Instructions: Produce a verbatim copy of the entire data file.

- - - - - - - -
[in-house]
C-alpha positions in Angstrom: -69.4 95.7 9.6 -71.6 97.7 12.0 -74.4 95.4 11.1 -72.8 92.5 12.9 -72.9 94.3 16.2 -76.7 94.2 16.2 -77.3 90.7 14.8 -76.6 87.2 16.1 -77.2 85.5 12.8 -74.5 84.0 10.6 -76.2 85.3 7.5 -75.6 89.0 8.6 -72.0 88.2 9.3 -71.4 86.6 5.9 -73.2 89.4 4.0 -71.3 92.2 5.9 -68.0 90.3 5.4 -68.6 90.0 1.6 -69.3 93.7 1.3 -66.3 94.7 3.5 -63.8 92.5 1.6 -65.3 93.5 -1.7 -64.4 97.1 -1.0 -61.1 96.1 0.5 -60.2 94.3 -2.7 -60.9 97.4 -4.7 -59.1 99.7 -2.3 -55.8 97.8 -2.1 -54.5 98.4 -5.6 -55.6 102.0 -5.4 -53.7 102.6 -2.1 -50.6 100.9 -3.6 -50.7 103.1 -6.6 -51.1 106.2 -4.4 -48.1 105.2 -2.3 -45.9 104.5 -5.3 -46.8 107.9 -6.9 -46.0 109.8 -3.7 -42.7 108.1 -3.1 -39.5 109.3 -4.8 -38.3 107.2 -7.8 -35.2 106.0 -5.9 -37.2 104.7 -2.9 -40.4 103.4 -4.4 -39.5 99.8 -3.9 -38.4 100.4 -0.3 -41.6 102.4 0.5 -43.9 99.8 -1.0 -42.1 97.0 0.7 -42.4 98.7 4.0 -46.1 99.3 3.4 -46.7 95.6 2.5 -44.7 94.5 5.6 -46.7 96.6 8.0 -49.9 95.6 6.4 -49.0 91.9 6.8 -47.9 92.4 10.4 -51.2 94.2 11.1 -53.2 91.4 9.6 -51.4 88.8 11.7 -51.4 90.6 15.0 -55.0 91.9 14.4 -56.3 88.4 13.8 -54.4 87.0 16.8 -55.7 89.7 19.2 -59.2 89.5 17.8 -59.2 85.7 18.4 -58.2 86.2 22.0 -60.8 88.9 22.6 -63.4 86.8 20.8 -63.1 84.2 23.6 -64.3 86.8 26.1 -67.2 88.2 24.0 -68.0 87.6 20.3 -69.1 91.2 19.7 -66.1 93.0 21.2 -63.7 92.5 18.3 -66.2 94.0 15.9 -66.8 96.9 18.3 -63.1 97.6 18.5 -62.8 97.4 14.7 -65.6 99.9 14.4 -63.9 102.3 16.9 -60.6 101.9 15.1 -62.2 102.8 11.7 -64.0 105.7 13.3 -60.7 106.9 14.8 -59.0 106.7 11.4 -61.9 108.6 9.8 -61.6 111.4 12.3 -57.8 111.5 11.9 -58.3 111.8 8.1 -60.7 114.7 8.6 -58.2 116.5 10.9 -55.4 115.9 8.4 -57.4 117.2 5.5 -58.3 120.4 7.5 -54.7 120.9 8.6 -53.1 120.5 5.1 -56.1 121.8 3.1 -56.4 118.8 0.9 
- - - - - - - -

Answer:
[in-house]
C-alpha positions in Angstrom: -69.4 95.7 9.6 -71.6 97.7 12.0 -74.4 95.4 11.1 -72.8 92.5 12.9 -72.9 94.3 16.2 -76.7 94.2 16.2 -77.3 90.7 14.8 -76.6 87.2 16.1 -77.2 85.5 12.8 -74.5 84.0 10.6 -76.2 85.3 7.5 -75.6 89.0 8.6 -72.0 88.2 9.3 -71.4 86.6 5.9 -73.2 89.4 4.0 -71.3 92.2 5.9 -68.0 90.3 5.4 -68.6 90.0 1.6 -69.3 93.7 1.3 -66.3 94.7 3.5 -63.8 92.5 1.6 -65.3 93.5 -1.7 -64.4 97.1 -1.0 -61.1 96.1 0.5 -60.2 94.3 -2.7 -60.9 97.4 -4.7 -59.1 99.7 -2.3 -55.8 97.8 -2.1 -54.5 98.4 -5.6 -55.6 102.0 -5.4 -53.7 102.6 -2.1 -50.6 100.9 -3.6 -50.7 103.1 -6.6 -51.1 106.2 -4.4 -48.1 105.2 -2.3 -45.9 104.5 -5.3 -46.8 107.9 -6.9 -46.0 109.8 -3.7 -42.7 108.1 -3.1 -39.5 109.3 -4.8 -38.3 107.2 -7.8 -35.2 106.0 -5.9 -37.2 104.7 -2.9 -40.4 103.4 -4.4 -39.5 99.8 -3.9 -38.4 100.4 -0.3 -41.6 102.4 0.5 -43.9 99.8 -1.0 -42.1 97.0 0.7 -42.4 98.7 4.0 -46.1 99.3 3.4 -46.7 95.6 2.5 -44.7 94.5 5.6 -46.7 96.6 8.0 -49.9 95.6 6.4 -49.0 91.9 6.8 -47.9 92.4 10.4 -51.2 94.2 11.1 -53.2 91.4 9.6 -51.4 88.8 11.7 -51.4 90.6 15.0 -55.0 91.9 14.4 -56.3 88.4 13.8 -54.4 87.0 16.8 -55.7 89.7 19.2 -59.2 89.5 17.8 -59.2 85.7 18.4 -58.2 86.2 22.0 -60.8 88.9 22.6 -63.4 86.8 20.8 -63.1 84.2 23.6 -64.3 86.8 26.1 -67.2 88.2 24.0 -68.0 87.6 20.3 -69.1 91.2 19.7 -66.1 93.0 21.2 -63.7 92.5 18.3 -66.2 94.0 15.9 -66.8 96.9 18.3 -63.1 97.6 18.5 -62.8 97.4 14.7 -65.6 99.9 14.4 -63.9 102.3 16.9 -60.6 101.9 15.1 -62.2 102.8 11.7 -64.0 105.7 13.3 -60.7 106.9 14.8 -59.0 106.7 11.4 -61.9 108.6 9.8 -61.6 111.4 12.3 -57.8 111.5 11.9 -58.3 111.8 8.1 -60.7 114.7 8.6 -58.2 116.5 10.9 -55.4 115.9 8.4 -57.4 117.2 5.5 -58.3 120.4 7.5 -54.7 120.9 8.6 -53.1 120.5 5.1 -56.1 121.8 3.1 -56.4 118.8 0.9 